Preconditions for the emergence of Darwin’s evolutionary theory

Socio-economic preconditions

The socio-economic prerequisites for the emergence of Darwin’s evolutionary theory are associated with the rapid development of capitalism in England, which led to the growth of cities and the development of agriculture.

It became necessary to improve the existing varieties of plants and animal breeds, which led to the development of breeding. New breeds of animals and varieties of plants were created. It was becoming apparent that living organisms could change and adapt to conditions.

The creation of Charles Darwin’s theory was also influenced by the economic teachings of A. Smith and T. Malthus, who put forward the ideas of free competition, overpopulation, and the natural death of unsuccessful competitors.

Natural science prerequisites

The natural scientific prerequisites for the emergence of Darwin’s evolutionary teachings are:

  • development of astronomy and geology;
  • successes in the taxonomy of plants and animals;
  • development of biogeography and paleontology;
  • development of comparative anatomy and embryology;
  • creation of cell theory;
  • evolutionary teachings of Lamarck.

Facts were accumulating that were incompatible with the idea of ​​the immutability of nature. Thus, the German philosopher I. Kant came to the conclusion that the Earth and the entire solar system did not exist forever, they arose and are constantly changing.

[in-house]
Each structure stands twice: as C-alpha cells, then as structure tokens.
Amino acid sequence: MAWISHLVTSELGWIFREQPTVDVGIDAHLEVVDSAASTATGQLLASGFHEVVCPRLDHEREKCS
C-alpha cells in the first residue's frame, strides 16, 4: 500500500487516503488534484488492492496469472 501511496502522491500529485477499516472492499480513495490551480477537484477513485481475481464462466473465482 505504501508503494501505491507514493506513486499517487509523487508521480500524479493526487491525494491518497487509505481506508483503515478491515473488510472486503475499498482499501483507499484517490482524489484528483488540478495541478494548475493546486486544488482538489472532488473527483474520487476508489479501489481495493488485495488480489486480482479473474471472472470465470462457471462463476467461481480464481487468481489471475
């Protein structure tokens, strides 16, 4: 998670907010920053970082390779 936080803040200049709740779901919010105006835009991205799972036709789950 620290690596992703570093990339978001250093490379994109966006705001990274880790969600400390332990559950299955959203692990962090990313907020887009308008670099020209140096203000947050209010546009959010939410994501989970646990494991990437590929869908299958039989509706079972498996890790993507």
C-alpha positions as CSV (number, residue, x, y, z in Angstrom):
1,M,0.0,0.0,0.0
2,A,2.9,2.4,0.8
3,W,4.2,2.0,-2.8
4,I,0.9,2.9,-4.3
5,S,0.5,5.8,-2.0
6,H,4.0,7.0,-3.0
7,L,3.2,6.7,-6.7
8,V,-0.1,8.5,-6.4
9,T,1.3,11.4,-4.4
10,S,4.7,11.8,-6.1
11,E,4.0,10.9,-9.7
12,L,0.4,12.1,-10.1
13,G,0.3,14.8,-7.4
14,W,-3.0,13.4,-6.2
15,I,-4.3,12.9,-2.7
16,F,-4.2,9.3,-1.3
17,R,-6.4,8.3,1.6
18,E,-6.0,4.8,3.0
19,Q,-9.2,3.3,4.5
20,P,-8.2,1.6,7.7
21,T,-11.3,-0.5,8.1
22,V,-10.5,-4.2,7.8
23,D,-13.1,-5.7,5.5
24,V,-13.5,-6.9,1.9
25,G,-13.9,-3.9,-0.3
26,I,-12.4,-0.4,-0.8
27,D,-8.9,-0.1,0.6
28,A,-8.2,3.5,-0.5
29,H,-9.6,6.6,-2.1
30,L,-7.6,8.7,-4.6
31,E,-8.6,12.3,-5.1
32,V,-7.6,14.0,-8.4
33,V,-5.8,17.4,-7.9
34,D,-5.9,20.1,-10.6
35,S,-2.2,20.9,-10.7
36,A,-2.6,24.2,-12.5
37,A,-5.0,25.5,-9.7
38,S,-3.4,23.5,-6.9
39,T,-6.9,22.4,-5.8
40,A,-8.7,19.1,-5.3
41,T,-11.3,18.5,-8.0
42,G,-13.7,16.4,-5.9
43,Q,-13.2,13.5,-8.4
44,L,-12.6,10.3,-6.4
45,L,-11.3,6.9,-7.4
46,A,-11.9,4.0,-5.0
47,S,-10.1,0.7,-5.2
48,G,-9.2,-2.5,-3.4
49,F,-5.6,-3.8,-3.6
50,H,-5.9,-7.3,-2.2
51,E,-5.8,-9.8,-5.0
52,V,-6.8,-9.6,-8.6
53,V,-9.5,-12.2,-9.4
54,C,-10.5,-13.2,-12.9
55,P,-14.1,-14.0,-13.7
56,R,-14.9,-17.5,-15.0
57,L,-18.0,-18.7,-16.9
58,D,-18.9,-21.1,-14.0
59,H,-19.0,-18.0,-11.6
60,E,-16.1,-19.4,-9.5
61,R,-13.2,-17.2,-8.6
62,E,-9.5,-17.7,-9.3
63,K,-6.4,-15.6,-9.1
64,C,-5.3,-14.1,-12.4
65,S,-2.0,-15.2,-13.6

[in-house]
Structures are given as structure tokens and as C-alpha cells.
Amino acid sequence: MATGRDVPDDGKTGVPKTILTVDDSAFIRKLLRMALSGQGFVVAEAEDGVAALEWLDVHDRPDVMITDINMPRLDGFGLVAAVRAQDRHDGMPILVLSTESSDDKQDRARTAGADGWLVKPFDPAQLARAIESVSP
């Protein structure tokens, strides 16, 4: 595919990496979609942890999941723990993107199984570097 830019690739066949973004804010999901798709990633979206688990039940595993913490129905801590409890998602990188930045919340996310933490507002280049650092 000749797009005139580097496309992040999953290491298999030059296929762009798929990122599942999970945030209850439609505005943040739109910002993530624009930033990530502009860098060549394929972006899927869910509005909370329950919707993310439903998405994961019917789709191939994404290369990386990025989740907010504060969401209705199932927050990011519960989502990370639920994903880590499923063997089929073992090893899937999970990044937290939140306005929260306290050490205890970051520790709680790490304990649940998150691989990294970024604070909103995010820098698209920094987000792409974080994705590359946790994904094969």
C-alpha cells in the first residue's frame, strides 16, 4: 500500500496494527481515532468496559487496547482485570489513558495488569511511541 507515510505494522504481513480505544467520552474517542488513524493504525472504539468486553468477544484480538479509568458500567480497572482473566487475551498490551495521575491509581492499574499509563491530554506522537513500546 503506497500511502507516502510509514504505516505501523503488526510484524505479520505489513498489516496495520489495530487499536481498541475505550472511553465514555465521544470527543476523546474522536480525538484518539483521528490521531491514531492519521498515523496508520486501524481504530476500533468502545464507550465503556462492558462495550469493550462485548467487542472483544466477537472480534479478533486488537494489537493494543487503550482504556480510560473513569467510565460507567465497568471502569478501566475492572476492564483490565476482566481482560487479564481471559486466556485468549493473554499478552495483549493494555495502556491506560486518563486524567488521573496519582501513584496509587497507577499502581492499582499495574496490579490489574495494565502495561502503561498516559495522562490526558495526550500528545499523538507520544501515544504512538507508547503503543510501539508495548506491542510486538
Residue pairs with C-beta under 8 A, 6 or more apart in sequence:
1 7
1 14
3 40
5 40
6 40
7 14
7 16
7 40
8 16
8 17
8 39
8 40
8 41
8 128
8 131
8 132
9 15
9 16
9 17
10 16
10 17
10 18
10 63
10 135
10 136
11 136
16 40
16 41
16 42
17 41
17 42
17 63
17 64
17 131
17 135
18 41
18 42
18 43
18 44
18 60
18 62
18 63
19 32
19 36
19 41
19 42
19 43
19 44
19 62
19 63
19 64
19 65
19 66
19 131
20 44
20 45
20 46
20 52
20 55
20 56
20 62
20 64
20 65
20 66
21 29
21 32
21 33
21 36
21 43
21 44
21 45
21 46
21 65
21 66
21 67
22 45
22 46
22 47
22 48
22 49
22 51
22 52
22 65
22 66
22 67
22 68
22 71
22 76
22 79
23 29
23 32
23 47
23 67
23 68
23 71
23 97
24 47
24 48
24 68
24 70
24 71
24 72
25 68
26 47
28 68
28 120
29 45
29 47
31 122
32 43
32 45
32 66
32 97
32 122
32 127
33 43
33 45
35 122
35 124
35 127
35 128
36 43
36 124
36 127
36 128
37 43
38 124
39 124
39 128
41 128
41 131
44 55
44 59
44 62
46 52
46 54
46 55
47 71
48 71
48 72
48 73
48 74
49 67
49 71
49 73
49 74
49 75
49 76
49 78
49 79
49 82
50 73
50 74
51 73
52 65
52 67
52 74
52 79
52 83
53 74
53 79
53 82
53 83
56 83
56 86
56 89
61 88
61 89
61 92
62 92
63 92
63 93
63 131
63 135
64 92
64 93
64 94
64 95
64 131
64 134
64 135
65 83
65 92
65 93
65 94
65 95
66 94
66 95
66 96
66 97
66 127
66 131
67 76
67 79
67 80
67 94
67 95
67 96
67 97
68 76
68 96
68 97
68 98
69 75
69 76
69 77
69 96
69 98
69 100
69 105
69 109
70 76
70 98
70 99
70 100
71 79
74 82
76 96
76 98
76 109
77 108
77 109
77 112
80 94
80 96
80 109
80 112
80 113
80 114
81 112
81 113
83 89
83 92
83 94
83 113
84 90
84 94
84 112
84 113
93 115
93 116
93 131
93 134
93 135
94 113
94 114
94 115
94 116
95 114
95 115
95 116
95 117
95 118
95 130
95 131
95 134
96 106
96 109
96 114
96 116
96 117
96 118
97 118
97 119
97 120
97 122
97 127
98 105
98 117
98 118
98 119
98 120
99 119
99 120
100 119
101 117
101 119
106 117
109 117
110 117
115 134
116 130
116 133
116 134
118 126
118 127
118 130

The English scientist Charles Lyell argued that the Earth’s surface is constantly changing under the influence of climate and other factors.

Chemists have found evidence of the unity of animate and inanimate nature.

Comparative anatomy, embryology, biogeography, paleontology appeared and began to develop rapidly. The accumulated factual material about the diversity of living organisms, fossil forms, the similarity of the structure and stages of development of embryos demanded understanding and explanation.

Travel around the world aboard the ship “Beagle”

During the expedition, Darwin visited Africa, South America and Australia. He collected a wealth of material, the work on which led to the creation of the theory of natural selection.

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